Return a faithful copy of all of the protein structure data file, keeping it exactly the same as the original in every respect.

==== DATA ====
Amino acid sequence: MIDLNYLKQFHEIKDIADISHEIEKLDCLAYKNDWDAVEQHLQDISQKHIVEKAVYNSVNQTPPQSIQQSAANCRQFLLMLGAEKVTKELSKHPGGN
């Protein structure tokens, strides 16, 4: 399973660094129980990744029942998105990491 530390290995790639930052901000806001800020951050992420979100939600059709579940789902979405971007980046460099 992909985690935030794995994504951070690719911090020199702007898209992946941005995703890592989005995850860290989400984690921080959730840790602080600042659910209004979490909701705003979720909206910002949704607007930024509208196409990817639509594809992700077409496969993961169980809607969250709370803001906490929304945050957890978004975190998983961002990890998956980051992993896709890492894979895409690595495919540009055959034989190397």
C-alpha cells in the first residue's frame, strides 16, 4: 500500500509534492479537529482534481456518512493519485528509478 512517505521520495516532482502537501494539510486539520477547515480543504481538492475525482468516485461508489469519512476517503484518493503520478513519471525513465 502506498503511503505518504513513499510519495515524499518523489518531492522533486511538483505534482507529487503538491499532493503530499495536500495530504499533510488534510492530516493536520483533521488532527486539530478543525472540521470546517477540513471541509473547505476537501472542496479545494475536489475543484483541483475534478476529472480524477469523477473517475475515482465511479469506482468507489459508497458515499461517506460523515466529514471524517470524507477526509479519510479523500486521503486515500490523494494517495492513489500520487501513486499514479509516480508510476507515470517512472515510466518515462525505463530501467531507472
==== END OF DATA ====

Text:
Amino acid sequence: MIDLNYLKQFHEIKDIADISHEIEKLDCLAYKNDWDAVEQHLQDISQKHIVEKAVYNSVNQTPPQSIQQSAANCRQFLLMLGAEKVTKELSKHPGGN
């Protein structure tokens, strides 16, 4: 399973660094129980990744029942998105990491 530390290995790639930052901000806001800020951050992420979100939600059709579940789902979405971007980046460099 992909985690935030794995994504951070690719911090020199702007898209992946941005995703890592989005995850860290989400984690921080959730840790602080600042659910209004979490909701705003979720909206910002949704607007930024509208196409990817639509594809992700077409496969993961169980809607969250709370803001906490929304945050957890978004975190998983961002990890998956980051992993896709890492894979895409690595495919540009055959034989190397």
C-alpha cells in the first residue's frame, strides 16, 4: 500500500509534492479537529482534481456518512493519485528509478 512517505521520495516532482502537501494539510486539520477547515480543504481538492475525482468516485461508489469519512476517503484518493503520478513519471525513465 502506498503511503505518504513513499510519495515524499518523489518531492522533486511538483505534482507529487503538491499532493503530499495536500495530504499533510488534510492530516493536520483533521488532527486539530478543525472540521470546517477540513471541509473547505476537501472542496479545494475536489475543484483541483475534478476529472480524477469523477473517475475515482465511479469506482468507489459508497458515499461517506460523515466529514471524517470524507477526509479519510479523500486521503486515500490523494494517495492513489500520487501513486499514479509516480508510476507515470517512472515510466518515462525505463530501467531507472